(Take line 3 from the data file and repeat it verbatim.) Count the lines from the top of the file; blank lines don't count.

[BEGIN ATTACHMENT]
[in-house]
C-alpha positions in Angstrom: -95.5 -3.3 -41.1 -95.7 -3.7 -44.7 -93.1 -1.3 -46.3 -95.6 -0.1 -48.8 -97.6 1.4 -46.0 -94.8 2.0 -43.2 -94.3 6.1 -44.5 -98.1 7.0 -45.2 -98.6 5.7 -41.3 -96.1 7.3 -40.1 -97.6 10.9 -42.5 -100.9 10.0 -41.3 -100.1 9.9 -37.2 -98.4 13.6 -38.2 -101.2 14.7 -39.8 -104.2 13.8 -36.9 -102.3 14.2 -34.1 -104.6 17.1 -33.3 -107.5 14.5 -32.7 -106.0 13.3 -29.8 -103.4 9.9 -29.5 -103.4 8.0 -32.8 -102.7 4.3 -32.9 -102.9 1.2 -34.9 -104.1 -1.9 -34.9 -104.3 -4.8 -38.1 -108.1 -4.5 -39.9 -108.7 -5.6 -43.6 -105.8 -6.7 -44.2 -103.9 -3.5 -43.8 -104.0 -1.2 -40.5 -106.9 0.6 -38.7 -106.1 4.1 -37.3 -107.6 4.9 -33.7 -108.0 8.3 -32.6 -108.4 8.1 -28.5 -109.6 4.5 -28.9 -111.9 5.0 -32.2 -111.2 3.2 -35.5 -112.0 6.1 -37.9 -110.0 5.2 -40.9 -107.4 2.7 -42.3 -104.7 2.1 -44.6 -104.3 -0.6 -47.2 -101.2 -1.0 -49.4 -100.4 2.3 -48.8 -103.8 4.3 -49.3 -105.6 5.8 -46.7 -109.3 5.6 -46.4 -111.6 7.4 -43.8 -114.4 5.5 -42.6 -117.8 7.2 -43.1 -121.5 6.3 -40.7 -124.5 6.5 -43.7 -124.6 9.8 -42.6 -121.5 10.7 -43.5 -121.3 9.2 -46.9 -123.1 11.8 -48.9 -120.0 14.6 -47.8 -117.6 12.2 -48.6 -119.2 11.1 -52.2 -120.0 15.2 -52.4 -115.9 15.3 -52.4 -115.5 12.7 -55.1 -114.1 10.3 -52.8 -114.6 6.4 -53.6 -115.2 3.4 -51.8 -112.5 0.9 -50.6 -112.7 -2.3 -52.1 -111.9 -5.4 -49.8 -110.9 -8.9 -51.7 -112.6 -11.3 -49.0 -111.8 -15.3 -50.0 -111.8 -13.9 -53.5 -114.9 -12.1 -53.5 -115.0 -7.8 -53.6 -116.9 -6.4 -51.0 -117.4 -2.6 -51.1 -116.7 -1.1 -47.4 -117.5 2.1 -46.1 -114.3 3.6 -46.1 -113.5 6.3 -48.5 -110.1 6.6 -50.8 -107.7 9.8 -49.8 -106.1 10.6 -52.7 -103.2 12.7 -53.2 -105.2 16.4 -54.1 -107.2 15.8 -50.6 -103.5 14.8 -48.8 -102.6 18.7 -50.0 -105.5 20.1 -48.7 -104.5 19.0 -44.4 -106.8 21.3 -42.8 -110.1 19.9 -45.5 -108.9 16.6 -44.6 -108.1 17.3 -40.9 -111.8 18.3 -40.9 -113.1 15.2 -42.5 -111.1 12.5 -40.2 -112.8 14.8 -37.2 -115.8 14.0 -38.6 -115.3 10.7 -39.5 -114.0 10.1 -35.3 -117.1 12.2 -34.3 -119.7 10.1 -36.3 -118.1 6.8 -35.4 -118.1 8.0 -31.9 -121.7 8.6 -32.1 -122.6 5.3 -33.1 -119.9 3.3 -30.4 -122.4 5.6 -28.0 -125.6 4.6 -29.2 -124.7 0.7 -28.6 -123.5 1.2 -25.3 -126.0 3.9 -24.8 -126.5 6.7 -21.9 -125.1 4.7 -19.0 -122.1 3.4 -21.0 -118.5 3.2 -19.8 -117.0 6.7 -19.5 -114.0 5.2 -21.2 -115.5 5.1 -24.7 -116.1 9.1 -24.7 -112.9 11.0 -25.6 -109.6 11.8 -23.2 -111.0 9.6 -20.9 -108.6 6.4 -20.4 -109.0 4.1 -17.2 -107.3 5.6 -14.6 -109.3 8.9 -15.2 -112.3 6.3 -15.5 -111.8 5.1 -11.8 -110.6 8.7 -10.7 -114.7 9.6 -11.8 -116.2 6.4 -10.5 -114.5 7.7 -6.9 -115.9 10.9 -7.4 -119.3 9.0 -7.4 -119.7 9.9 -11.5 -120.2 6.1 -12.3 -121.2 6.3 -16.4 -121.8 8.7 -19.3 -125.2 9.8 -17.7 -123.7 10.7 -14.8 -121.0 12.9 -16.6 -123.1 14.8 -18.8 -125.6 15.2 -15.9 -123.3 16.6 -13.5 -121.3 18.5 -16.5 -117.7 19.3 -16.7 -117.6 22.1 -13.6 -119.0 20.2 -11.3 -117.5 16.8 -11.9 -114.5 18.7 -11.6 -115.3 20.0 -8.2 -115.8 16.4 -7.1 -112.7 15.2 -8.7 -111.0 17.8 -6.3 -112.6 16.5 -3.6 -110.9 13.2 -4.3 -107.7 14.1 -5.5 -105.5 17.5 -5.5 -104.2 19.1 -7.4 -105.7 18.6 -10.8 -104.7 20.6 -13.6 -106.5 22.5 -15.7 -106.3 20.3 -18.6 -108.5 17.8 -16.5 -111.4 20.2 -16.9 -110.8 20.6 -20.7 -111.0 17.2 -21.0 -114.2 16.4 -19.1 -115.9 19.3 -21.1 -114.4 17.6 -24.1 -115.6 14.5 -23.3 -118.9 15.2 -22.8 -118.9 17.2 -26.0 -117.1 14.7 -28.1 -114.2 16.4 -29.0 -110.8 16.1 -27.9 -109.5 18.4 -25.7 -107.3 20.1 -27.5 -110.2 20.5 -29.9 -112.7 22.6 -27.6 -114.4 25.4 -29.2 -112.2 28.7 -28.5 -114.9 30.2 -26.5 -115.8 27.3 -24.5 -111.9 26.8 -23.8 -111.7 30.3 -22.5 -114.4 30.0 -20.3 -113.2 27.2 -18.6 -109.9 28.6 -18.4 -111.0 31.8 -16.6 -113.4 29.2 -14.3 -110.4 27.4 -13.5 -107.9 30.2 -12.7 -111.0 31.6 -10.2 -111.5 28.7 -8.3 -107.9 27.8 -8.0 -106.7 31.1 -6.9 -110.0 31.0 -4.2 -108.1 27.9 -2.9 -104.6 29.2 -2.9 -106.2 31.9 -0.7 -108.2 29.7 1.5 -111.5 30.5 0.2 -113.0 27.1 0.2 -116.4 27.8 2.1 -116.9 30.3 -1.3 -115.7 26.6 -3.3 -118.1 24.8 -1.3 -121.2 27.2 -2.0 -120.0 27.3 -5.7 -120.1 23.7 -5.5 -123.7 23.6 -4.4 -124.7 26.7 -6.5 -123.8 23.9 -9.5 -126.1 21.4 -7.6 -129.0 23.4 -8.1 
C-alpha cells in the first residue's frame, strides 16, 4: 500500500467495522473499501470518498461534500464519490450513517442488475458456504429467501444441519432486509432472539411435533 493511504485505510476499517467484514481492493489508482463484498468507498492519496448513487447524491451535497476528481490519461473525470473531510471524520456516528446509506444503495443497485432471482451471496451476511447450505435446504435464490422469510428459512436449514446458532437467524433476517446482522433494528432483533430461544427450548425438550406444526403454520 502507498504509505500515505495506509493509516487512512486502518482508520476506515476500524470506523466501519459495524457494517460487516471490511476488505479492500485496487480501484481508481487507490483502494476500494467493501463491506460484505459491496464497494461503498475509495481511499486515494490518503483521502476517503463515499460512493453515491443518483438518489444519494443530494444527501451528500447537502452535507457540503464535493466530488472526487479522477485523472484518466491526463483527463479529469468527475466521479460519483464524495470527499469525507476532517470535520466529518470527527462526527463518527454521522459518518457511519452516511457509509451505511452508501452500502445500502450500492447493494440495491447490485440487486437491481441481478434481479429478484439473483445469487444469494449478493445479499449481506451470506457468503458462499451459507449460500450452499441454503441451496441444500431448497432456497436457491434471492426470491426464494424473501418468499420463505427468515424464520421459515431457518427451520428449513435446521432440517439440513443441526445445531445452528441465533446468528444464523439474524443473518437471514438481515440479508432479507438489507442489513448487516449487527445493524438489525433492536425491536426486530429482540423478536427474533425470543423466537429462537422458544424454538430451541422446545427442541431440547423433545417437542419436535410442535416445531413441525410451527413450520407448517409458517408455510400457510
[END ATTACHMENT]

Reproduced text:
C-alpha cells in the first residue's frame, strides 16, 4: 500500500467495522473499501470518498461534500464519490450513517442488475458456504429467501444441519432486509432472539411435533 493511504485505510476499517467484514481492493489508482463484498468507498492519496448513487447524491451535497476528481490519461473525470473531510471524520456516528446509506444503495443497485432471482451471496451476511447450505435446504435464490422469510428459512436449514446458532437467524433476517446482522433494528432483533430461544427450548425438550406444526403454520 502507498504509505500515505495506509493509516487512512486502518482508520476506515476500524470506523466501519459495524457494517460487516471490511476488505479492500485496487480501484481508481487507490483502494476500494467493501463491506460484505459491496464497494461503498475509495481511499486515494490518503483521502476517503463515499460512493453515491443518483438518489444519494443530494444527501451528500447537502452535507457540503464535493466530488472526487479522477485523472484518466491526463483527463479529469468527475466521479460519483464524495470527499469525507476532517470535520466529518470527527462526527463518527454521522459518518457511519452516511457509509451505511452508501452500502445500502450500492447493494440495491447490485440487486437491481441481478434481479429478484439473483445469487444469494449478493445479499449481506451470506457468503458462499451459507449460500450452499441454503441451496441444500431448497432456497436457491434471492426470491426464494424473501418468499420463505427468515424464520421459515431457518427451520428449513435446521432440517439440513443441526445445531445452528441465533446468528444464523439474524443473518437471514438481515440479508432479507438489507442489513448487516449487527445493524438489525433492536425491536426486530429482540423478536427474533425470543423466537429462537422458544424454538430451541422446545427442541431440547423433545417437542419436535410442535416445531413441525410451527413450520407448517409458517408455510400457510